Before I finish, allow me to reiterate my thanks to the Selwyn Consort, the committee of the Minerva Festival, and to the Vicar and church wardens of Great St Mary’s, for hosting this event. I would like to conclude with the following thoughts. Lest there be any concern, I’m all in favour of dead white men, and I don’t object at all to the western classical canon – or our niche fraction of it, the Anglican liturgical choral canon – as it has been received and passed on. However, there is a great deal of wonderful but neglected repertoire out there which deserves to be unearthed, researched, edited, and, most importantly, performed, so do get those PhD proposals submitted. I hope that eventually these overlooked female composers will find their places on liturgical music lists alongside – i.e., not replacing – Palestrina, Stanford, and Leighton. On the other hand, if eventually some of the more forgettable workmanlike fare which makes regular appearances on liturgical music lists (William Sterndale-Bennett in D minor, Herbert Murrill in E, C. S. Lang in C, John Goss in A – I could go on…) is replaced by something better by a woman, then surely that is a good thing. It would be wonderful to see a gradual rebalancing of liturgical music lists everywhere, giving voice to generations of women who have been “silent in the churches” for far too long.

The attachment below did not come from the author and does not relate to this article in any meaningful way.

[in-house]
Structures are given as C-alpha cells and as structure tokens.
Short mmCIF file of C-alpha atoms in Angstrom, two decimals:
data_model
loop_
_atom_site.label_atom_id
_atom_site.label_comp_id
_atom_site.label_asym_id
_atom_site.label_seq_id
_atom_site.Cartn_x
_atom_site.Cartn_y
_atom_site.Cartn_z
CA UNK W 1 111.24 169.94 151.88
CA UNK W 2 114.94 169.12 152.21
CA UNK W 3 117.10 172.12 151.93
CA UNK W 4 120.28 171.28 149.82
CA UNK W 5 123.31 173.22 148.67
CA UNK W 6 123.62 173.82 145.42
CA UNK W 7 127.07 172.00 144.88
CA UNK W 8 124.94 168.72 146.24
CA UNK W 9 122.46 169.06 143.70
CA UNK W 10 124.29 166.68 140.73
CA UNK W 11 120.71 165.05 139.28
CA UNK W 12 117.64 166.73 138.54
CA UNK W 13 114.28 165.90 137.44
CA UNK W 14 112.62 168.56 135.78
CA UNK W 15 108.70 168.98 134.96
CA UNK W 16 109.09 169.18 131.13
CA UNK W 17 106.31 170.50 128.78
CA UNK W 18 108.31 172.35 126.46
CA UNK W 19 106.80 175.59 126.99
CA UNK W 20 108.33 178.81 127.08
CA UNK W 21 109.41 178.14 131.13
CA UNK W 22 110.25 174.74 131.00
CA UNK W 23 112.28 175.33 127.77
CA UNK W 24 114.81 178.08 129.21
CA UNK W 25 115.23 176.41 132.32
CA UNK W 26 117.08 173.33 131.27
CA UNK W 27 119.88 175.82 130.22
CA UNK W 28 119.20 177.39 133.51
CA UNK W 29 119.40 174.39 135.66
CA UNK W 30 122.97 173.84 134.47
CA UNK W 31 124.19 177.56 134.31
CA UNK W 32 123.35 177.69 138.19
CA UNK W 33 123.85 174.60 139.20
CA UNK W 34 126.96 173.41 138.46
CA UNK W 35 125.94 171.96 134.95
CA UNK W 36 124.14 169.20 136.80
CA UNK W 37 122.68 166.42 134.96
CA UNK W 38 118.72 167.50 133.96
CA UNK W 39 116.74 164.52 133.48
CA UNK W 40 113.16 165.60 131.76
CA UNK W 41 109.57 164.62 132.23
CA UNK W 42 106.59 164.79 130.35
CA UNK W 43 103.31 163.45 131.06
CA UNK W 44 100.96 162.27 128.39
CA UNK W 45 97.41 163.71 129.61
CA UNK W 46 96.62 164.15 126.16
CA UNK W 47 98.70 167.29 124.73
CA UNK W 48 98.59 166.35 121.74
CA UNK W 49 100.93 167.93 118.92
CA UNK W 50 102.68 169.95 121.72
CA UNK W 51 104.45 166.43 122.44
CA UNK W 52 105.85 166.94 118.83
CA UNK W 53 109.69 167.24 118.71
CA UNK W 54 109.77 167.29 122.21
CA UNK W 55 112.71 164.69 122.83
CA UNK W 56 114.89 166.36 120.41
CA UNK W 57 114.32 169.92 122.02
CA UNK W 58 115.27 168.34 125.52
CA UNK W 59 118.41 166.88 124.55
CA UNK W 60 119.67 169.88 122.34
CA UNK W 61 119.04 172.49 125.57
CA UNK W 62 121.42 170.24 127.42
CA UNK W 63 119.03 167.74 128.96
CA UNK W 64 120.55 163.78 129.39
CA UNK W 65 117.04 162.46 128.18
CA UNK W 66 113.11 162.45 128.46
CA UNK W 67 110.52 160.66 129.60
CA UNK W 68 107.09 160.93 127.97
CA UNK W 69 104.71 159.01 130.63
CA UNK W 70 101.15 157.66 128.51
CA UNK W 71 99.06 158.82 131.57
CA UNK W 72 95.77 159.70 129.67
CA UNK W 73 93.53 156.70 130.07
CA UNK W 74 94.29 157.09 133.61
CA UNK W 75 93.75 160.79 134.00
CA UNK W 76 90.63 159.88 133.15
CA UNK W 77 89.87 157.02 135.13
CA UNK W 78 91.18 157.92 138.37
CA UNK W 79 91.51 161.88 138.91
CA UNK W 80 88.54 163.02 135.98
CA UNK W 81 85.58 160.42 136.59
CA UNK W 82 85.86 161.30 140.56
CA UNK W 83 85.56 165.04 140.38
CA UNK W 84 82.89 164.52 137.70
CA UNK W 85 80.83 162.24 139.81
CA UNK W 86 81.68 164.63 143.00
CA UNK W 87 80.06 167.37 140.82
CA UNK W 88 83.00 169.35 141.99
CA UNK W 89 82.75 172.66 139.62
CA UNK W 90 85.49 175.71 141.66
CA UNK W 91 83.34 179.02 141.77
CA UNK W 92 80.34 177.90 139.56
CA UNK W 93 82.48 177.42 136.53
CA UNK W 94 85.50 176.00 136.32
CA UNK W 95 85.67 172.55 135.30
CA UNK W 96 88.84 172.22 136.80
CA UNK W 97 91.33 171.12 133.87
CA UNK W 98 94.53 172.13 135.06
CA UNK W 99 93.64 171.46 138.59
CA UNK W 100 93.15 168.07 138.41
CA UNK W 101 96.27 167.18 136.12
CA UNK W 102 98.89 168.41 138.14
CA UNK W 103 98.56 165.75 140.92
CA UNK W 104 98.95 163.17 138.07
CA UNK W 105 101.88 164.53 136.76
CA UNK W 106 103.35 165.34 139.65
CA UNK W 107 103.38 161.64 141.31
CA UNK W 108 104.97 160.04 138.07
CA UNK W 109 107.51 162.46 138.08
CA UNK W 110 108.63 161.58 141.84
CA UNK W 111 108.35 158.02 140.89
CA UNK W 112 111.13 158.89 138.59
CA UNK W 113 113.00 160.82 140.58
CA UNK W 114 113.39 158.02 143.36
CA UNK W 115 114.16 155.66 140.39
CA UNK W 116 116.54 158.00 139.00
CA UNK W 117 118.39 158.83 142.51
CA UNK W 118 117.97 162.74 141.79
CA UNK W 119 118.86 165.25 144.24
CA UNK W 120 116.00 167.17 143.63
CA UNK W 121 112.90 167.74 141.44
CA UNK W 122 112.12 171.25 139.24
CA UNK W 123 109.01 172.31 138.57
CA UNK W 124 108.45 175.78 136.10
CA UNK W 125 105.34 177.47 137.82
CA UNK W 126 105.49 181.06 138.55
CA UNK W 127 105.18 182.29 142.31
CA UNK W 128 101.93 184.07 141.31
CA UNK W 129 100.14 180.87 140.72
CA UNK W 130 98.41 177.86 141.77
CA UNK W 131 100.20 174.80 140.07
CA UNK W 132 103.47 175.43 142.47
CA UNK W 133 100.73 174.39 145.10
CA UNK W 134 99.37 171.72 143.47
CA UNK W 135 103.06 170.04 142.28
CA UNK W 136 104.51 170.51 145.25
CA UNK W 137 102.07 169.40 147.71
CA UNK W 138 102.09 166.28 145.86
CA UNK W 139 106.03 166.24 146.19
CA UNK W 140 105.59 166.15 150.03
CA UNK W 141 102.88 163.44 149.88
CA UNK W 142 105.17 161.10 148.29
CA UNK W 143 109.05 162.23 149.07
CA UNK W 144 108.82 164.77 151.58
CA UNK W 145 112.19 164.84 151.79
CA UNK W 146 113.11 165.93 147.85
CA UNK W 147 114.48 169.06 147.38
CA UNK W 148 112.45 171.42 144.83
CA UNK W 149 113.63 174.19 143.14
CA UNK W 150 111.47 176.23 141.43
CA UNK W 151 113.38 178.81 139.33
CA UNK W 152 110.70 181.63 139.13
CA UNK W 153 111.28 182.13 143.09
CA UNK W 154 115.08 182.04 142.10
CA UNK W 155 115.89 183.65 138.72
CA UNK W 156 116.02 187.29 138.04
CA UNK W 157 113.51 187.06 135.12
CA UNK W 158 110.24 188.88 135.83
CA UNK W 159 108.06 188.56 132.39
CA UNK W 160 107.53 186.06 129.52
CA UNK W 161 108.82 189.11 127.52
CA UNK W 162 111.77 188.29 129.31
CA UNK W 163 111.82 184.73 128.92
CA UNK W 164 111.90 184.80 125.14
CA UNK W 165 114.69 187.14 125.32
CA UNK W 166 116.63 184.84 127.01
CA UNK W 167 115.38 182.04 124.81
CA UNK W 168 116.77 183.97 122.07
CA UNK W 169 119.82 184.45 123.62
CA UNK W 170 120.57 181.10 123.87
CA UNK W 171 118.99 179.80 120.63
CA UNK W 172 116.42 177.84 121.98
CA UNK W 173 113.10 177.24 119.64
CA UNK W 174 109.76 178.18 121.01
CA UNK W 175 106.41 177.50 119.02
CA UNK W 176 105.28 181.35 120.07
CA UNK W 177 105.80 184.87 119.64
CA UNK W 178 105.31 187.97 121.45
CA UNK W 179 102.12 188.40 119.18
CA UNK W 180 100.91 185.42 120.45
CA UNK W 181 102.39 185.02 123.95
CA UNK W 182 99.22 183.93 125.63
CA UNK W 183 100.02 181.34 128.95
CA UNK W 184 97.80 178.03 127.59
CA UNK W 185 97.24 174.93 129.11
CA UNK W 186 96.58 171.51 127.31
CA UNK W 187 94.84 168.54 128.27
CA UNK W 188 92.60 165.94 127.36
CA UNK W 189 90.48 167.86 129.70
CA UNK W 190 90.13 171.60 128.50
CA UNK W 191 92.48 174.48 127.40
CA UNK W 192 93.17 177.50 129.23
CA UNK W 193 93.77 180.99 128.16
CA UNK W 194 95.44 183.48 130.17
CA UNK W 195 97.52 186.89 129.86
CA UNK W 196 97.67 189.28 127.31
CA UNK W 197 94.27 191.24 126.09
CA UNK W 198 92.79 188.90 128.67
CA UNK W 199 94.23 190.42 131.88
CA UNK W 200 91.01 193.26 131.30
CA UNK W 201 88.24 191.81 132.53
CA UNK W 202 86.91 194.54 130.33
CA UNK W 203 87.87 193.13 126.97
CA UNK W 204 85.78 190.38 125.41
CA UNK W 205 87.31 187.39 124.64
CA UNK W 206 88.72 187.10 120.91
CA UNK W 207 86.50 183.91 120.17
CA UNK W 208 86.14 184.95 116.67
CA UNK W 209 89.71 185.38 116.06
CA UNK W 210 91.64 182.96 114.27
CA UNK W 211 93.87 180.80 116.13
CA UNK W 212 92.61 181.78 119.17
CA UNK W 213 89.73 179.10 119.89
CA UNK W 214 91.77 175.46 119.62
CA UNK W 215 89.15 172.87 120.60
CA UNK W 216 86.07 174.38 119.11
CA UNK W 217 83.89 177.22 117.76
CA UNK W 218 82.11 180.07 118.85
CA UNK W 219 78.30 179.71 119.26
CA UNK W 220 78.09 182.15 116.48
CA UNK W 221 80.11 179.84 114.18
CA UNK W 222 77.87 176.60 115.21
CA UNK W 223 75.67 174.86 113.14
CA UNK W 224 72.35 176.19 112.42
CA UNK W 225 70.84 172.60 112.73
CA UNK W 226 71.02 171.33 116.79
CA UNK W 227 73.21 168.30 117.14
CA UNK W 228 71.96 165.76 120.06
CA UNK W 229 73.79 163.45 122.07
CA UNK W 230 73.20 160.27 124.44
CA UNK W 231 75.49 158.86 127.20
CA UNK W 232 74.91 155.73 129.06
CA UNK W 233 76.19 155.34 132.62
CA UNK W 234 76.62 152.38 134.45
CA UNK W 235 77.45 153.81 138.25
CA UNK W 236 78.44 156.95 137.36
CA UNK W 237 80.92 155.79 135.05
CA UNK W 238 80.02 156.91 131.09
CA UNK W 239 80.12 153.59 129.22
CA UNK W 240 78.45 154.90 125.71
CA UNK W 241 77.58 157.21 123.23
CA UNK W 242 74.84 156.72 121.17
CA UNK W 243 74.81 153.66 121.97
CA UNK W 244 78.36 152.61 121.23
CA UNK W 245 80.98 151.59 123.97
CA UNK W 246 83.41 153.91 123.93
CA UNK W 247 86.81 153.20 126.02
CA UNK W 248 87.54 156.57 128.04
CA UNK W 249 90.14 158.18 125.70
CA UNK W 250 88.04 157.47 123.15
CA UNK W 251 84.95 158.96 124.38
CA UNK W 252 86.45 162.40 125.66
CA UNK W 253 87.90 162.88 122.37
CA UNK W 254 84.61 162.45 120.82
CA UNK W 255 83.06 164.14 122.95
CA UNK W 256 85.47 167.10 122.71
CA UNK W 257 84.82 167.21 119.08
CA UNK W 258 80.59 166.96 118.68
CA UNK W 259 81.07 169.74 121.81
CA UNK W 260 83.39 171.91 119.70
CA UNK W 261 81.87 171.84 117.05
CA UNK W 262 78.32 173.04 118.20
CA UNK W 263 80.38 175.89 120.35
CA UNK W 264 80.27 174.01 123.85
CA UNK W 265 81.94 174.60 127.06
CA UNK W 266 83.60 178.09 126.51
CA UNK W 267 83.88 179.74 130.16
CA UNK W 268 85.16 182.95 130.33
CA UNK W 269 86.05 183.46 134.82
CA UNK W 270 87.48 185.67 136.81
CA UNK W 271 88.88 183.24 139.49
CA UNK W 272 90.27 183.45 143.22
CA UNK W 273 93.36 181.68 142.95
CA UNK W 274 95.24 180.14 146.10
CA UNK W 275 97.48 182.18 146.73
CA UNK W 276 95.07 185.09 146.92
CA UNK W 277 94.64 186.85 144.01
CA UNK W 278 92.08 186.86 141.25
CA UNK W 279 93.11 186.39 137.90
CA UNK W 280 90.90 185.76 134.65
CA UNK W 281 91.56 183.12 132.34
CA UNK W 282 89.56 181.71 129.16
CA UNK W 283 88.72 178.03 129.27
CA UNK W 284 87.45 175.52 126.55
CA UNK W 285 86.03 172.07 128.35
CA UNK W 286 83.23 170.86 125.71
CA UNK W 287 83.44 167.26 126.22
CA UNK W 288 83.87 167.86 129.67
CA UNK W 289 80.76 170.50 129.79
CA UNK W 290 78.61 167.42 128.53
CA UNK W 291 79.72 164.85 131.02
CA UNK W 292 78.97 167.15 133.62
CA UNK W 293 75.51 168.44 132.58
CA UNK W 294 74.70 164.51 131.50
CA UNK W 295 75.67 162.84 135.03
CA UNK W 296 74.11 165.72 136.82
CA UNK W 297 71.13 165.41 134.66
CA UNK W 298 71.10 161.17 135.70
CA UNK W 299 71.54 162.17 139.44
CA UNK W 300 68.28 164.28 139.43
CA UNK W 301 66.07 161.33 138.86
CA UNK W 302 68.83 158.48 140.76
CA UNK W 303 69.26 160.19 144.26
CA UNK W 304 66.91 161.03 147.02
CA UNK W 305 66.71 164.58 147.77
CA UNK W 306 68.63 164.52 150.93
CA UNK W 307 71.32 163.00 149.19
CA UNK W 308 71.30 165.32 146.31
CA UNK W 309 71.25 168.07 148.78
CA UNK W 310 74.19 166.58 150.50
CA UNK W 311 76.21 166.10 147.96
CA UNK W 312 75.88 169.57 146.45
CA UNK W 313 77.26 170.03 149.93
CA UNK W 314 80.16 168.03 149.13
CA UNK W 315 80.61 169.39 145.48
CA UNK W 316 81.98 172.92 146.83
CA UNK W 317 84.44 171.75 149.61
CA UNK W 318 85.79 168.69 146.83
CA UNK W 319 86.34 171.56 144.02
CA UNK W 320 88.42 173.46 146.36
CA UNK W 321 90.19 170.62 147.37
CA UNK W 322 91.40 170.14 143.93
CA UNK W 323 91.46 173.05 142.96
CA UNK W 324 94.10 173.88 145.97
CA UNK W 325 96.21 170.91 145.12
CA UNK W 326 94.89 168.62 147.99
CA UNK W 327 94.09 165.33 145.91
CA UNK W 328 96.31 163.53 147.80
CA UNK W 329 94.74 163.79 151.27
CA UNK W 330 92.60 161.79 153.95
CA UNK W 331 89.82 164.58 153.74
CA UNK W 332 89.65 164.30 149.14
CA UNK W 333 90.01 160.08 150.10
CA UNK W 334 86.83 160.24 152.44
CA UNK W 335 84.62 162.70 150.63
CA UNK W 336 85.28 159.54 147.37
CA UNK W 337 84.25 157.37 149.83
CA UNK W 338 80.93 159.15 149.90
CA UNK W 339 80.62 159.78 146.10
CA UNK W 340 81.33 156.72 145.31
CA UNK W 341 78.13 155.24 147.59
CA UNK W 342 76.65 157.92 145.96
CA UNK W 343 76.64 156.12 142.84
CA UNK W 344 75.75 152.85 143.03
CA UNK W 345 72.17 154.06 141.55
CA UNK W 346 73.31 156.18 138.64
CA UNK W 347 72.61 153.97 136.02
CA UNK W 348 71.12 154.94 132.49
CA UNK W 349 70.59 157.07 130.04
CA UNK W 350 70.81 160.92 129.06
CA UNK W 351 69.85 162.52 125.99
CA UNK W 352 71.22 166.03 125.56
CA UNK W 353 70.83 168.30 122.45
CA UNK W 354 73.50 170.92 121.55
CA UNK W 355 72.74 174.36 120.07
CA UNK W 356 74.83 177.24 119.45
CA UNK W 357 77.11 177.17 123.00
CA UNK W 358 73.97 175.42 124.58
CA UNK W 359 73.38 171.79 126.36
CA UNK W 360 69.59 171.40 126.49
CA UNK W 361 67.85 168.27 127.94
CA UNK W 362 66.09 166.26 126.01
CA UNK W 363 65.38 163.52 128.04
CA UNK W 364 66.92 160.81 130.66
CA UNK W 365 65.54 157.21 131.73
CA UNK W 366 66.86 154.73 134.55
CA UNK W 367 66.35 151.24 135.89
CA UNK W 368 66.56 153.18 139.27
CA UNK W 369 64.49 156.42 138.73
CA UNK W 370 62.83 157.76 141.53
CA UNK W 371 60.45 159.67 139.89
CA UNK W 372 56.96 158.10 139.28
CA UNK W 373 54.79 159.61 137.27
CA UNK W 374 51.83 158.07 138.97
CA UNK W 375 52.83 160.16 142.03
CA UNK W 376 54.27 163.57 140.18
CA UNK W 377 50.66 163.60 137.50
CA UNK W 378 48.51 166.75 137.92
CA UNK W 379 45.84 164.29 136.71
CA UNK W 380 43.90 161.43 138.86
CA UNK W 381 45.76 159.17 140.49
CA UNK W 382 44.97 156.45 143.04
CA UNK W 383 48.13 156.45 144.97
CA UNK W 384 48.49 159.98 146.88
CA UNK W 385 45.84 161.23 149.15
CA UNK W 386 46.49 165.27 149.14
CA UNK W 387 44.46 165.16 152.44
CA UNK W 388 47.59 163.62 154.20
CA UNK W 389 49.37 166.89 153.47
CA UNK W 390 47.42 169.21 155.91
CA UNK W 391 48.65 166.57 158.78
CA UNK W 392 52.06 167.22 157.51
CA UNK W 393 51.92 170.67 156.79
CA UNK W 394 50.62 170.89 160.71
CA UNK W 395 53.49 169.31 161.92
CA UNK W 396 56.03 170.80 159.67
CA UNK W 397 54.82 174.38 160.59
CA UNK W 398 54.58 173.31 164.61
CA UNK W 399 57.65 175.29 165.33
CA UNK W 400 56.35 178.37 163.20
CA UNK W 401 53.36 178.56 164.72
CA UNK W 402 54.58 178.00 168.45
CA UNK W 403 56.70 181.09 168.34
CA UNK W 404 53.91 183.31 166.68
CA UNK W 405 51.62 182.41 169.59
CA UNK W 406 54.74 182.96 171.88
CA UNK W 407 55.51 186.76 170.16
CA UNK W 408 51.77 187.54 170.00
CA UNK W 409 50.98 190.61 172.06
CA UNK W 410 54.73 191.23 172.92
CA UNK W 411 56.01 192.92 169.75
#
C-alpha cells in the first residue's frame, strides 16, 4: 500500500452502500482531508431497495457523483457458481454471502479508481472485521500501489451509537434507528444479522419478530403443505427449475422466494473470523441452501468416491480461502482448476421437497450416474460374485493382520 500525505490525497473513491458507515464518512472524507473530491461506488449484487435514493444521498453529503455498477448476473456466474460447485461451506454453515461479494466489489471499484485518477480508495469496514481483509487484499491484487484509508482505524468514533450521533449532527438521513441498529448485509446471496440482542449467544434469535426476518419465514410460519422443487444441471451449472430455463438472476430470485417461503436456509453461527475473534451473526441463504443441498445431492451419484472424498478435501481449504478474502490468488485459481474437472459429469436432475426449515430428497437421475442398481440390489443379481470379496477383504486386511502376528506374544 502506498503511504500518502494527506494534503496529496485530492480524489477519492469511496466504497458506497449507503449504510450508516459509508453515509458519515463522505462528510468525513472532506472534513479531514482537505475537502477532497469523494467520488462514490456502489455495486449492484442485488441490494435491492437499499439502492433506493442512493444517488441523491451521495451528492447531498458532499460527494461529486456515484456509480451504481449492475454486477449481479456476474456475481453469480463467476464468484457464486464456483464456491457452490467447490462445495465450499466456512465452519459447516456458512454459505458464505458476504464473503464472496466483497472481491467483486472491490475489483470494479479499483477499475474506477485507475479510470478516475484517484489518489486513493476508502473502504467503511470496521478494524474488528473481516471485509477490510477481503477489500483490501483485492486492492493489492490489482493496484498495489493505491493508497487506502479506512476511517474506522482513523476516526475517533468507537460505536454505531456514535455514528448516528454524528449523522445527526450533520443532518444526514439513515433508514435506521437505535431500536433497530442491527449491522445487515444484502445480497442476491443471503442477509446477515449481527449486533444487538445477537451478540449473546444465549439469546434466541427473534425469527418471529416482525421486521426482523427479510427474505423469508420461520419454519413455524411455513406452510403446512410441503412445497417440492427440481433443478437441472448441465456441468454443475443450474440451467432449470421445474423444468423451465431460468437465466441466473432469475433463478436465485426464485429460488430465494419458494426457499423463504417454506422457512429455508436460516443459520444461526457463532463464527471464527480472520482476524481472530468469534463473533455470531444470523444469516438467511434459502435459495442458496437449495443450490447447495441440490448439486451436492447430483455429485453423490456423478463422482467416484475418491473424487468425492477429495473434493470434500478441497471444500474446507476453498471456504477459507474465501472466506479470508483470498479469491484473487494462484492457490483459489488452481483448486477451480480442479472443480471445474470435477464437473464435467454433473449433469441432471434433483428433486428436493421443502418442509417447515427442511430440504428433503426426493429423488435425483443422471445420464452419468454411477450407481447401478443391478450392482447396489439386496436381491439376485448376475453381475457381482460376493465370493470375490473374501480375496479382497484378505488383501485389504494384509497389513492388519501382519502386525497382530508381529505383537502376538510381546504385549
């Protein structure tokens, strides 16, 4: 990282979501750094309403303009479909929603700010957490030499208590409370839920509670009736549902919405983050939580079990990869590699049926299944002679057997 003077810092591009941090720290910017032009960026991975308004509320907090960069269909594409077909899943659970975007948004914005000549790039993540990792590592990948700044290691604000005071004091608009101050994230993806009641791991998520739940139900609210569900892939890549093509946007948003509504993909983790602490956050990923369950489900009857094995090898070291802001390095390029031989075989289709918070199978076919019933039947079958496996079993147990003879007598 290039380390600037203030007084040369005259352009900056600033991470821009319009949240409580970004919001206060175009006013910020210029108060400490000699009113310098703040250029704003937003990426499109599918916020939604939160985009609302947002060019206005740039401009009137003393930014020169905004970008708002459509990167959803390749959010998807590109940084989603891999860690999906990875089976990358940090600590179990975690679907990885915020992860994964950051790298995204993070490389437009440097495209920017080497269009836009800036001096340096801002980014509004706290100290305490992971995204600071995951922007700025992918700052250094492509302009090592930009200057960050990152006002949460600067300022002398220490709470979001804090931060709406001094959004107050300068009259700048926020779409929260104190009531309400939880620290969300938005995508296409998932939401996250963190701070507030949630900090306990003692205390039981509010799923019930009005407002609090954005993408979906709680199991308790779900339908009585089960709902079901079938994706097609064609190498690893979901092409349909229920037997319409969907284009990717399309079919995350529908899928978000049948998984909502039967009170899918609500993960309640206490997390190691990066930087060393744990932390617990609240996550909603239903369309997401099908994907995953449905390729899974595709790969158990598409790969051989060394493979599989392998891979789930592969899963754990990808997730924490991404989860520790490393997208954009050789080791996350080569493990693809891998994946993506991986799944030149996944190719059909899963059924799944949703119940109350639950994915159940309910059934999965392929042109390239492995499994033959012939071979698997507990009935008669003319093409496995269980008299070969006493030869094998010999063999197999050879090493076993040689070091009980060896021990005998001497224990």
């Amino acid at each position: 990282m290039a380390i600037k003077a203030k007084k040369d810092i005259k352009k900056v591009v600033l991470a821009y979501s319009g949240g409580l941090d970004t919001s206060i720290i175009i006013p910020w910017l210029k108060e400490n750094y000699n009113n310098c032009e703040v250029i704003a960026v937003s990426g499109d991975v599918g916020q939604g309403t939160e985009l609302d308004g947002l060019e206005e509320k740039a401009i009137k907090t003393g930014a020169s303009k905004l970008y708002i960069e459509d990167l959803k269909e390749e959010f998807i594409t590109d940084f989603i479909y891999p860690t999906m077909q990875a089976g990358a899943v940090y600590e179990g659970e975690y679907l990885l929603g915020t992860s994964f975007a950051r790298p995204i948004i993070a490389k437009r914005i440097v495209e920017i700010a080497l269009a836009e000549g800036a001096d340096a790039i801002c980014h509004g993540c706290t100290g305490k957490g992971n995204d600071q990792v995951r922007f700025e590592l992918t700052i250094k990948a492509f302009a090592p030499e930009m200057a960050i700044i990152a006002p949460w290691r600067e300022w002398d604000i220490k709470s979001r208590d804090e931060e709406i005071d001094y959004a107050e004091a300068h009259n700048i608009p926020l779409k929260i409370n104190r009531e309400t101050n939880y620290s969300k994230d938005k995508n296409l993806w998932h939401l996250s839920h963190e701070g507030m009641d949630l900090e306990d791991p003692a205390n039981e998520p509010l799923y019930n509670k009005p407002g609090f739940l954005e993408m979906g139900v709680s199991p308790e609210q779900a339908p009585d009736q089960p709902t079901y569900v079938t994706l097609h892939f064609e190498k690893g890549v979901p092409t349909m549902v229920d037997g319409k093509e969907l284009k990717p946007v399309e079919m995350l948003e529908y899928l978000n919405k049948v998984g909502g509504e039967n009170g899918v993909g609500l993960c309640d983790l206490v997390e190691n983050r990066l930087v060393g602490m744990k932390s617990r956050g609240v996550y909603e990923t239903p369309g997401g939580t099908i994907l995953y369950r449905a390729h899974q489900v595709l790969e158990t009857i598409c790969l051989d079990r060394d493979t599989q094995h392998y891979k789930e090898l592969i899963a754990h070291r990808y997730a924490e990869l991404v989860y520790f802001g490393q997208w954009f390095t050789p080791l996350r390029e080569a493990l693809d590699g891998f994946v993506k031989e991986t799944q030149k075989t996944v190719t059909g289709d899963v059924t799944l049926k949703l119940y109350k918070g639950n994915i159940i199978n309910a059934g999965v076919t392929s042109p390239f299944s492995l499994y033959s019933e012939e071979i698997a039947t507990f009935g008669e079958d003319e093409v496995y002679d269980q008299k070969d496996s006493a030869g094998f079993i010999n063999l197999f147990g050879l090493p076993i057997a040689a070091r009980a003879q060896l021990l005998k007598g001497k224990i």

WHERE TO LOOK FOR MUSIC
MULTITUDE OF VOYCES ANTHOLOGIES (distributed by Stainer & Bell)
1 – SATB anthems (publ. 2019)
2 – SSA anthems (forthcoming April 2020)
3 – Liturgical music (forthcoming 2021)
4 – Christmas music (forthcoming 2021)
THE SARAH MACDONALD CHORAL SERIES (Selah Publishing Co., Inc., Pittsburgh)
12-15 titles every January and June, inaugurated January 2020
GOOGLE SPREADSHEET (hosted by @oneequalmusic on Twitter)
FEMALE COMPOSER SEARCH (on cpdl.org)
LIST OF COMPOSERS WHO WROTE/WRITE LITURGICAL CHORAL MUSIC (definitely not exhaustive!)
Aleotti, Raphaella (Vittoria)
Cozzolani, Chiara Margarita
Hildegard of Bingen
Meda, Bianca Maria
Moore, Undine Smith
Nascimbeni, Maria Francesca
Rusca, Claudia Francesca
Vizzana, Donna Lucrezia